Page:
In evaluating the state’s and Industry Petitioners' arguments, the court – after applying virtually the same analysis and criteria – found that EPA had not been arbitrary or capricious in disapproving an affirmative defense for planned SSM events. In reaching that conclusion, the court relied in large part on the premise that such events and excess emissions from such events were "avoidable." Further, in upholding the disapproval and denying Texas’s and Industry Petitioners’ request for relief, the court observed that EPA's reasons provided for the disapproval "conform to minimal standards of rationality."
Posted on August 6, 2012
On August 1, Oregon Congressman Earl Blumenauer introduced the Water Protection and Reinvestment Act (HR 6249) to address the nation’s aging water infrastructure. The bill would use excise taxes targeted at industries that are dependent upon and impact safe and reliable water to reinvigorate the Clean Water State Revolving Loan Fund (CWSRF). The CWSRF awards grants to states to capitalize loans to publicly owned treatment works in accordance with the Clean Water Act. Under the bill, the funds would be available for “green infrastructure” and water efficiency initiatives as well.
Initial funding sources identified in the bill include a 3 cent per container excise tax on water-based beverages, a 3% excise tax on items disposed of in wastewater, such as toothpaste, cosmetics, toilet paper and cooking oil and a 0.5% excise tax on pharmaceutical products. The Congressional Budget Office is directed to identify additional funding sources.
The need for action is real as our water infrastructure has been badly neglected and underfunded over the last couple of decades. As the congressman’s bill summary indicates, the American Society of Civil Engineers said that “if current trends persist, by 2020, unreliable infrastructure will cost businesses $147 billion and households $59 billion.”
But it’s hard to see the bill getting anywhere in the current political environment, especially in an election year. Although such an infusion of resources would certainly create a lot of jobs, and although the bill is presented as “deficit-neutral”, House Republicans would almost certainly paint it as just another Democrat tax and spend bill. Too bad. Rep. Blumenauer has consistently been one of the few grownups in the Congress focused on the basic underpinnings of any successful economy—transportation and water systems that work.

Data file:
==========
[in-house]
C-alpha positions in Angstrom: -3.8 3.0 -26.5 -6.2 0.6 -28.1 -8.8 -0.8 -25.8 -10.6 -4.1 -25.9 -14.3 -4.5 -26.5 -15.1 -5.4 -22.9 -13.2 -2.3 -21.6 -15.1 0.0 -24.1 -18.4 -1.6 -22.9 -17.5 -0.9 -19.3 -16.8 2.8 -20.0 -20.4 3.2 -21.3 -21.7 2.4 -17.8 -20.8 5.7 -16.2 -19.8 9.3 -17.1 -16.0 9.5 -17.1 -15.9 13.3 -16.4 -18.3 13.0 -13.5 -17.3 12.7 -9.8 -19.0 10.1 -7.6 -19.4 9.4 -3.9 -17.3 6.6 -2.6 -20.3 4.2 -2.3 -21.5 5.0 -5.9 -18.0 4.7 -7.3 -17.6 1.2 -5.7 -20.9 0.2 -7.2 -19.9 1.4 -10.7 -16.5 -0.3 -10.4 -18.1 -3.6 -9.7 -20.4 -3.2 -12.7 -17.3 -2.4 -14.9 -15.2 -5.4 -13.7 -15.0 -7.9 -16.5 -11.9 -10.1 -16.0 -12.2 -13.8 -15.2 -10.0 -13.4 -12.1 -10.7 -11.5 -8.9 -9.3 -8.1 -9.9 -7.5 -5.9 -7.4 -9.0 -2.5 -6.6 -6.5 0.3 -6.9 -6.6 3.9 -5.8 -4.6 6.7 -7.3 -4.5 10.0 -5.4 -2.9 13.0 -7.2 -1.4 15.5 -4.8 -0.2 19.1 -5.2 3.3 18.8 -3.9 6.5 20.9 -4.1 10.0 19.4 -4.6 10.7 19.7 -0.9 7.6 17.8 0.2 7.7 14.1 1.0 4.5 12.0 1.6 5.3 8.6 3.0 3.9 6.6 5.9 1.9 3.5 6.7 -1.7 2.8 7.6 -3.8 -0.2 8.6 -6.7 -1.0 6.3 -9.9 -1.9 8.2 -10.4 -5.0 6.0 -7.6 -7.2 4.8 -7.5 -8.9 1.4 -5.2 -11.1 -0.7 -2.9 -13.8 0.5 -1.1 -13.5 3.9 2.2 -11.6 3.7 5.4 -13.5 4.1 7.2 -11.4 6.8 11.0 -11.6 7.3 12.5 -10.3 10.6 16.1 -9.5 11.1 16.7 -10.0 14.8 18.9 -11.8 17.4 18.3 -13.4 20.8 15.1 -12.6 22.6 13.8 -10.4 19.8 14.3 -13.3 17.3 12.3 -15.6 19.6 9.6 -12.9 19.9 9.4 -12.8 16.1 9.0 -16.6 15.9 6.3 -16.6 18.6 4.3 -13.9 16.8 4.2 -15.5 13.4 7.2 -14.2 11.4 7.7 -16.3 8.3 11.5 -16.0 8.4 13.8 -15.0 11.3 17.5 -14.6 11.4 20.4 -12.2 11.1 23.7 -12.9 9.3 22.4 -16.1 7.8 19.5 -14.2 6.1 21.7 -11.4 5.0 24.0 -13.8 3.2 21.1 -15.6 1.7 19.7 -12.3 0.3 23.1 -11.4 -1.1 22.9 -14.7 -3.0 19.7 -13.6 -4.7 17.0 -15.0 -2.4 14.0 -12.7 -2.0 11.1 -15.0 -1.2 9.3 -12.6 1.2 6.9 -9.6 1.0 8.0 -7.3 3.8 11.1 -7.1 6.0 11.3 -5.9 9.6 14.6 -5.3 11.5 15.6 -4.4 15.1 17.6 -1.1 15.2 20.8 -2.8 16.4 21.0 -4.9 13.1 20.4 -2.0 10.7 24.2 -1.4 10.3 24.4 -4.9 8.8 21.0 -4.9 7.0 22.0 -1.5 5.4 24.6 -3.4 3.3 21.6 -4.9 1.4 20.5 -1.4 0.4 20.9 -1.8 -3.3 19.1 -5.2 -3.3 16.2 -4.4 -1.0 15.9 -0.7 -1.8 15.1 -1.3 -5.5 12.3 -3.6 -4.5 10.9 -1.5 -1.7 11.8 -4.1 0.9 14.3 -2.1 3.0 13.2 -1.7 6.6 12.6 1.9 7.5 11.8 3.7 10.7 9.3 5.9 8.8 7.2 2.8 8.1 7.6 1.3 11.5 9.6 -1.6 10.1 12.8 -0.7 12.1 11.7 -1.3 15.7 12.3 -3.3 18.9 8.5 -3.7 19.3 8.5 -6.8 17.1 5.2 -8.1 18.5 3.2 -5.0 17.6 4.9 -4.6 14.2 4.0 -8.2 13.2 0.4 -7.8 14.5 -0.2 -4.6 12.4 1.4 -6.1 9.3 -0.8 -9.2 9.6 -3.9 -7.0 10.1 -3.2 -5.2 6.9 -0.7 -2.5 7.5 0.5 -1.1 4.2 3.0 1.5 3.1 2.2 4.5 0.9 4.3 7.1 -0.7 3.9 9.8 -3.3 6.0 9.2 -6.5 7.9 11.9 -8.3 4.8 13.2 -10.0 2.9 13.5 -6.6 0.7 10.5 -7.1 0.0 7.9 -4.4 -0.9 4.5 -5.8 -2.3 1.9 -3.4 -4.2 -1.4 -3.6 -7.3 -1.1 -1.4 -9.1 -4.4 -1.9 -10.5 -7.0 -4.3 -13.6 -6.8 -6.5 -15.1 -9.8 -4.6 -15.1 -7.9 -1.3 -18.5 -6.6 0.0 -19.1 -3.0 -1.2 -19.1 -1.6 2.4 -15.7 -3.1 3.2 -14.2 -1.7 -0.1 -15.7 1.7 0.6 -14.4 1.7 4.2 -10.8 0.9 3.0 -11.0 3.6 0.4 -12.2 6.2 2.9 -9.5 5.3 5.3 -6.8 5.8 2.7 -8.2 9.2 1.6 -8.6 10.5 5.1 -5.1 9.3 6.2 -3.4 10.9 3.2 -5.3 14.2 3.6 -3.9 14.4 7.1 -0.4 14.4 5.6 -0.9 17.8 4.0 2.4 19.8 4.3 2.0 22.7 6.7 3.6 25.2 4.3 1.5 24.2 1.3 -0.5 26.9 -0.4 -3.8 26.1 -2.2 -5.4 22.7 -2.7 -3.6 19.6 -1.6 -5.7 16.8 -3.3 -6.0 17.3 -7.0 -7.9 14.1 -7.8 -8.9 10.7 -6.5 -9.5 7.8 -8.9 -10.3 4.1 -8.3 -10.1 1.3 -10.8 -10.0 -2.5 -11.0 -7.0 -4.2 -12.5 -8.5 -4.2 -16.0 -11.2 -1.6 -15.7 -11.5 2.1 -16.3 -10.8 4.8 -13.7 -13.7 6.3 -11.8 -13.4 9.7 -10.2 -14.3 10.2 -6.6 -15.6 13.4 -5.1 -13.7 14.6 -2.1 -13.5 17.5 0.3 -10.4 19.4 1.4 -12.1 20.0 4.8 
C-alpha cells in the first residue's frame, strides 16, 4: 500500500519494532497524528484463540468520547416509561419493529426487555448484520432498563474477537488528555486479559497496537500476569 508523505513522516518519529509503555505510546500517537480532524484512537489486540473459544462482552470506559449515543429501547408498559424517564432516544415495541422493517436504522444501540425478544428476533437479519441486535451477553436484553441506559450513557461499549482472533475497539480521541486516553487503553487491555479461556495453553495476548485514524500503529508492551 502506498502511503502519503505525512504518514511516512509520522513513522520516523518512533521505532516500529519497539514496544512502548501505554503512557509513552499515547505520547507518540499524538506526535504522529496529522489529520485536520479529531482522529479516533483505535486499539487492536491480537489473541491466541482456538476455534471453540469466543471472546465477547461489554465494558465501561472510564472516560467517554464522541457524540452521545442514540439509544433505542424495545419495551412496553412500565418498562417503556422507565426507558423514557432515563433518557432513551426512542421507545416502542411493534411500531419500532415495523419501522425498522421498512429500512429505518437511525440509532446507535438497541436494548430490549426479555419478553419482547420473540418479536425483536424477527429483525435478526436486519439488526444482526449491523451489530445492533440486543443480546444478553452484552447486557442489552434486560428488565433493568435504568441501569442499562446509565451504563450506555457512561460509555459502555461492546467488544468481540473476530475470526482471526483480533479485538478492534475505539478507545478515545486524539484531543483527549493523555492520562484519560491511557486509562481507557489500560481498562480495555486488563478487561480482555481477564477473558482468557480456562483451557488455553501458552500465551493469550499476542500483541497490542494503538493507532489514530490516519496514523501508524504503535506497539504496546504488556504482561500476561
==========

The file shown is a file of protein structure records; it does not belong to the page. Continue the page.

Posted on August 3, 2012
In February 2010, the U.S. Securities and Exchange Commission (“SEC”) issued interpretive guidance that clarified corporate disclosure obligations regarding climate change-related risks and opportunities. While the guidance didn’t create any new legal requirements, it indicated that climate-related issues can have a material impact on companies that requires appropriate disclosure. It also offered examples of the ways in which companies may be impacted, including from regulations, international accords, litigation, and physical impacts from water quality and quantity issues.
A recent Ceres report, “Physical Risks from Climate Change: A Guide for Companies and Investors in Disclosure and Management of Climate Impacts,” released in May 2012, highlights the economic impacts of extreme weather events on companies and their supply chains in seven key sectors.
More than two years after the release of this guidance, what is the state of corporate disclosure on climate change issues? Two recent reports by Ceres examined climate-related disclosure in multiple sectors.
“Clearing the Waters: A Review of Corporate Water Risk Disclosure in SEC Filings,” released June 18, 2012, examined corporate disclosure on a key climate-related issue—water risks—to see what impact the interpretive guidance had on disclosure practices. The report analyzes changes in water risk disclosure by more than 80 companies in eight water-intensive sectors: beverages, chemicals, electric power, food, homebuilding, mining, oil and gas, and semiconductors. It found that significantly more companies are disclosing exposure to water risk in 2011 compared to 2009, with a focus on physical risk. For example, 87 percent of companies surveyed now report physical risk exposure versus 76 percent in 2009, with the biggest increases coming from the oil and gas sector. There was also a meaningful increase in the number of companies connecting water issues to climate change as part of a long-term trend.
The report recommends, however, that companies make further efforts to include quantitative data and performance targets in financial filings to clarify how they are actually responding to these water-related risks. Without this level of specificity, as well as more information on water management systems, it remains difficult for investors to incorporate these factors into their decision-making.
Another new Ceres report, “Sustainable Extraction? An Analysis of SEC Disclosure by Major Oil & Gas Companies on Climate Risk and Deepwater Drilling Risk,” released August 2, 2012, examines climate change disclosure in one carbon-intensive industry: oil and gas. The report examined the financial filings that ten of the world’s largest oil and gas companies filed in 2011, a year after the interpretive guidance was issued. While six of the ten companies provided fair disclosure on efforts to manage their own greenhouse gas emissions, the disclosures reviewed in the report were generally disappointing. Particularly on regulatory risks—both direct and indirect—the level of specificity, comprehensiveness, and quality of analysis varied widely across the ten companies’ filings, showing a clear need for further attention and due diligence on material climate risks.